Cue management: using fitness cues to enhance advertising effectiveness

Year of publication: 2011
Author(s): Vyncke P.
Appeared in: Evolutionary psychology in the business sciences, 257 - 287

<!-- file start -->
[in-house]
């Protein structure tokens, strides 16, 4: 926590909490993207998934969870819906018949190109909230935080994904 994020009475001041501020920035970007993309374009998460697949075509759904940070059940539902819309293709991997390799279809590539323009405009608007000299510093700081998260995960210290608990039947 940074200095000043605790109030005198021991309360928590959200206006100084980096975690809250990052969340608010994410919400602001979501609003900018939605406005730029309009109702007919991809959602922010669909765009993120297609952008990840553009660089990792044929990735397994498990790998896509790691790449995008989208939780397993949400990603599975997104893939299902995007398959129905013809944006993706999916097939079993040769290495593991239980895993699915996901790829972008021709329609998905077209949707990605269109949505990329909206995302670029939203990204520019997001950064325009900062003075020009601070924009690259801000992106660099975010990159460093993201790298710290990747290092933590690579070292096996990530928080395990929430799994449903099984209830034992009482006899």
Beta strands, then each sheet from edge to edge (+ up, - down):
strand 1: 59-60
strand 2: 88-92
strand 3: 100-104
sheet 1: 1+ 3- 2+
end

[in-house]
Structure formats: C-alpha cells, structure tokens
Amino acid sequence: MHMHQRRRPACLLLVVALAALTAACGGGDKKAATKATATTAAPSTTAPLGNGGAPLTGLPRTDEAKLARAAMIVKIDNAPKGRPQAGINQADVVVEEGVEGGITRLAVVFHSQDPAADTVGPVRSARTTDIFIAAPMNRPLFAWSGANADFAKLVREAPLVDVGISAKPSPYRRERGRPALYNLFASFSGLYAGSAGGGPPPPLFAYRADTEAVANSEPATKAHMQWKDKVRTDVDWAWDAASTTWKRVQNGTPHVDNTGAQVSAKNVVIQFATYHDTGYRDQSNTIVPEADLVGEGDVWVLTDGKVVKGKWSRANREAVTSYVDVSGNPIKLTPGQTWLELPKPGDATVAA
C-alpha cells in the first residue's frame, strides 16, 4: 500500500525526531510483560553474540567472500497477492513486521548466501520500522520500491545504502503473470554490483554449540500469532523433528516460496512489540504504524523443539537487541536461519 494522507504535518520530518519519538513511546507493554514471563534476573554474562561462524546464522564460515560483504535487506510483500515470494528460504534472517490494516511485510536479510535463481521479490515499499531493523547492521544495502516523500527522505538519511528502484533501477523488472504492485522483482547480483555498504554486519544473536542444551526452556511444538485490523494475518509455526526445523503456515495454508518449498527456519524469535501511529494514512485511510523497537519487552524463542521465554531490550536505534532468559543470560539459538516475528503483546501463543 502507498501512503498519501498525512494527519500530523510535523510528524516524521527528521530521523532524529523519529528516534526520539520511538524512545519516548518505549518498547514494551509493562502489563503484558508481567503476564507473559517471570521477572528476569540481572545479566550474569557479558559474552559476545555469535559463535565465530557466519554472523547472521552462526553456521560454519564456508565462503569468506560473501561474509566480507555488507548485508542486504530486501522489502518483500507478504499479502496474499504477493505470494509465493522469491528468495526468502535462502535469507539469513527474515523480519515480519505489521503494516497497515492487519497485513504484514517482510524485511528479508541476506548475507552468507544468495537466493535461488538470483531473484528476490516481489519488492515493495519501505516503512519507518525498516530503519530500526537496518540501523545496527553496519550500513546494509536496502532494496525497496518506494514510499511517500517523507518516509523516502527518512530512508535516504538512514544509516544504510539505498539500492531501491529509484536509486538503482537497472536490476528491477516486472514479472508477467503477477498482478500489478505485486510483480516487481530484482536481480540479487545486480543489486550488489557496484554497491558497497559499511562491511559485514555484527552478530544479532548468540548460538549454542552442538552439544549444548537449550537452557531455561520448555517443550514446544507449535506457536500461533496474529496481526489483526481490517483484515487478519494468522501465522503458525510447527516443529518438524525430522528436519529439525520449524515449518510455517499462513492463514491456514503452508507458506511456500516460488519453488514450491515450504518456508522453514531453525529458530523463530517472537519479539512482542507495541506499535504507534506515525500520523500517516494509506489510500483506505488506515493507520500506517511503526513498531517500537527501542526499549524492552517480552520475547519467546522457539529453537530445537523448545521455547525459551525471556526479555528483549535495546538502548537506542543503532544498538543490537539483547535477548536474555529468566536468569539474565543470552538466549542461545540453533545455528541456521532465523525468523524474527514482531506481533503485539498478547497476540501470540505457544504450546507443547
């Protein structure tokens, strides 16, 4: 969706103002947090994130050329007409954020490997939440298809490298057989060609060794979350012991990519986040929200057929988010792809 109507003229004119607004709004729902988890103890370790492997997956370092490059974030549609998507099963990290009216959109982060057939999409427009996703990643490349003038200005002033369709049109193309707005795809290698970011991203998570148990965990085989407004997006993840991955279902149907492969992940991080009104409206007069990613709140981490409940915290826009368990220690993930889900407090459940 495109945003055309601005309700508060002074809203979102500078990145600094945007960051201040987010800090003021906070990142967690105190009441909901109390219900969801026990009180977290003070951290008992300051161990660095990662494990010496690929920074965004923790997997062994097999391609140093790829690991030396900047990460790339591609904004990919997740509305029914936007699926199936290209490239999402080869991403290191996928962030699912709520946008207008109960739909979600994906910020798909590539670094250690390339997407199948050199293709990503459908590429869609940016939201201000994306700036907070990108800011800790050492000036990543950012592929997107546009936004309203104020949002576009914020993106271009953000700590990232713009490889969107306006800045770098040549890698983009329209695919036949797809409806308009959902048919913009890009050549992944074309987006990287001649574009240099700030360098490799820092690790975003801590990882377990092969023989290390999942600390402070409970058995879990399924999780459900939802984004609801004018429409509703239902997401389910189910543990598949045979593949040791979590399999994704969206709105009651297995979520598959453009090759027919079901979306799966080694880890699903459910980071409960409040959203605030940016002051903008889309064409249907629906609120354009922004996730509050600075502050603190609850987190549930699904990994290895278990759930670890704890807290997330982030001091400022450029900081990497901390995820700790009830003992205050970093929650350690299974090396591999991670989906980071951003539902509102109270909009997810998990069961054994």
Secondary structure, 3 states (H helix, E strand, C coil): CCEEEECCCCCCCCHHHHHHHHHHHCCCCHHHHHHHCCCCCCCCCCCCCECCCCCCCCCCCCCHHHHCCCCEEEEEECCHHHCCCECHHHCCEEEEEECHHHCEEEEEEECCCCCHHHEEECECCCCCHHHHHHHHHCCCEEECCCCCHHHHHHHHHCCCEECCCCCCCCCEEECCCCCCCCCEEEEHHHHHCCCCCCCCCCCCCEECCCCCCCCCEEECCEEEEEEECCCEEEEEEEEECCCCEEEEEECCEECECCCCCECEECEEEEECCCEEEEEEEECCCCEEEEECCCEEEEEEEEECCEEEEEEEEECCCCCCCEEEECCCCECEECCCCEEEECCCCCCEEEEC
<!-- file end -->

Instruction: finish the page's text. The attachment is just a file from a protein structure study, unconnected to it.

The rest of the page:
Current thinking on advertising processing highly parallels contemporary psychological theory and research revealing that there are two distinct brain systems at work in human information processing and decision making: System 1 (S1, evolutionarily old, unconscious/preconscious, automatic, fast, and intuitive) and System 2 (S2, evolutionarily recent, conscious, controlled, slow, and reflective). Indeed, state-of-the-art models of advertising processing equally distinguish two different persuasive routes: one in which the consumer focuses on the content of the ad (product/brand attribute information) and in which he/she engages in extensive and mostly conscious, elaborated information processing (S2), and one in which she/he processes the ad only superficially, quickly and quasiautomatically in terms of a handful of meaningful “cues” (S1). Regarding S2 advertising processing, means-end-chain theory has been developed as a sound theoretical framework that can guide the advertising manager in designing advertising campaigns. However, regarding S1 advertising processing the question remains: What constitutes a meaningful cue? In this paper, I will argue that both the idea of evolutionary old brain systems like the S1 systems (evolved “mental organs”) and the idea of cues activating those systems (“fitness cues”) are central to evolutionary psychology. Therefore this new science of the mind can provide a framework for cue management. I will also present the results of a large scale experiment investigating the impact these fitness cues can have on ad-likeability scores (as indicators of the advertising effectiveness to be expected). My findings highly support the validity and practical usefulness of the new insights provided by evolutionary psychology. My conclusion then is a suggestion for cue management to be developed as a new and legitimate form of advertising management based on evolutionary psychology.

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